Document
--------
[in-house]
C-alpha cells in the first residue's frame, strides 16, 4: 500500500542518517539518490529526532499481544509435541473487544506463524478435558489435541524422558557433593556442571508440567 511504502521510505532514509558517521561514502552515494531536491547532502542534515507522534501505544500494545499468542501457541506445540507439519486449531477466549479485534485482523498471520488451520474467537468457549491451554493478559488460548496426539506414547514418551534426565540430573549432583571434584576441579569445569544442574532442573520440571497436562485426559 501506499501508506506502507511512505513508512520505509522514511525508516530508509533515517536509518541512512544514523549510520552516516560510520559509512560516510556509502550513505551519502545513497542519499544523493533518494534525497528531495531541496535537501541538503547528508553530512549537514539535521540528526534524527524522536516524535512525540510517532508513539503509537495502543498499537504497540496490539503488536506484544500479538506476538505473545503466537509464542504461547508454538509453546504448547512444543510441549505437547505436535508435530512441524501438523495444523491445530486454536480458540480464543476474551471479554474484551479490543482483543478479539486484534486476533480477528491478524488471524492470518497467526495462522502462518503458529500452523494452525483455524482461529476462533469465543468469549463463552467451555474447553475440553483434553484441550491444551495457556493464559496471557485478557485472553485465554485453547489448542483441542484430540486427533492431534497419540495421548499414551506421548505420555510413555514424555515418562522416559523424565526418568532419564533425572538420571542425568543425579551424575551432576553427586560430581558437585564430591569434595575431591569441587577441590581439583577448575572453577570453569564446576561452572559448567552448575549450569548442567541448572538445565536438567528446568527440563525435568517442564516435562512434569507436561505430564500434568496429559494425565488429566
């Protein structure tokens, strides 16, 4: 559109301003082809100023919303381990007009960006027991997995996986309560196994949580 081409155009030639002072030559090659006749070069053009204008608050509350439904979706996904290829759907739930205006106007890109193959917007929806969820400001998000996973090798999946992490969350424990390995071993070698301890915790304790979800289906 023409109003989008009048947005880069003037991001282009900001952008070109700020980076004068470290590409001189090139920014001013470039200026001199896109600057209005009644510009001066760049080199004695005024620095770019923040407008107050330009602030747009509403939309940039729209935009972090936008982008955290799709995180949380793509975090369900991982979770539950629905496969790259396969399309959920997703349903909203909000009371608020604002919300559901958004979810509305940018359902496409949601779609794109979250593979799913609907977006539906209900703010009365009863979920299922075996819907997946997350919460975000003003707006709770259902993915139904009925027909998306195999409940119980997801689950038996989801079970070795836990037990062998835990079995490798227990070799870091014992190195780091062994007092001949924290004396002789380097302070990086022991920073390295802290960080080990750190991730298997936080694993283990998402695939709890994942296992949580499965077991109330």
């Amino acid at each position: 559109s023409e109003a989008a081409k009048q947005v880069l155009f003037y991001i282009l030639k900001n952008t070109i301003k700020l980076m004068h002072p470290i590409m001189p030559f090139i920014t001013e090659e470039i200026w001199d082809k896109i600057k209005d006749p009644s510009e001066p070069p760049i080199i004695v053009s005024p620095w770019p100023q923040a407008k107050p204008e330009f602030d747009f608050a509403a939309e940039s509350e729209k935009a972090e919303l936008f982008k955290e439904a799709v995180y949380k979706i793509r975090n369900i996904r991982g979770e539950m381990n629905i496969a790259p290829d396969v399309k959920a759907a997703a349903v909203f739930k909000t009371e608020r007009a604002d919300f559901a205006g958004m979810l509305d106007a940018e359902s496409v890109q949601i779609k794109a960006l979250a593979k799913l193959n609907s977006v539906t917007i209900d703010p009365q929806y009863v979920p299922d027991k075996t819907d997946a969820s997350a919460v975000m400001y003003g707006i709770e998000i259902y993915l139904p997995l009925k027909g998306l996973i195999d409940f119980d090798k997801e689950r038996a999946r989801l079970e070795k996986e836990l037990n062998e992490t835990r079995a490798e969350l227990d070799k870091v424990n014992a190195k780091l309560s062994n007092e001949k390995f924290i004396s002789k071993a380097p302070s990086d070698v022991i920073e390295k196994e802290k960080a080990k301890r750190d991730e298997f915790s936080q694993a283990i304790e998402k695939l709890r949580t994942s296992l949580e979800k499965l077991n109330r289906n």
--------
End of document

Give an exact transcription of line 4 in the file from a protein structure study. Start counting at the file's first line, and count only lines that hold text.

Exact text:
């Amino acid at each position: 559109s023409e109003a989008a081409k009048q947005v880069l155009f003037y991001i282009l030639k900001n952008t070109i301003k700020l980076m004068h002072p470290i590409m001189p030559f090139i920014t001013e090659e470039i200026w001199d082809k896109i600057k209005d006749p009644s510009e001066p070069p760049i080199i004695v053009s005024p620095w770019p100023q923040a407008k107050p204008e330009f602030d747009f608050a509403a939309e940039s509350e729209k935009a972090e919303l936008f982008k955290e439904a799709v995180y949380k979706i793509r975090n369900i996904r991982g979770e539950m381990n629905i496969a790259p290829d396969v399309k959920a759907a997703a349903v909203f739930k909000t009371e608020r007009a604002d919300f559901a205006g958004m979810l509305d106007a940018e359902s496409v890109q949601i779609k794109a960006l979250a593979k799913l193959n609907s977006v539906t917007i209900d703010p009365q929806y009863v979920p299922d027991k075996t819907d997946a969820s997350a919460v975000m400001y003003g707006i709770e998000i259902y993915l139904p997995l009925k027909g998306l996973i195999d409940f119980d090798k997801e689950r038996a999946r989801l079970e070795k996986e836990l037990n062998e992490t835990r079995a490798e969350l227990d070799k870091v424990n014992a190195k780091l309560s062994n007092e001949k390995f924290i004396s002789k071993a380097p302070s990086d070698v022991i920073e390295k196994e802290k960080a080990k301890r750190d991730e298997f915790s936080q694993a283990i304790e998402k695939l709890r949580t994942s296992l949580e979800k499965l077991n109330r289906n």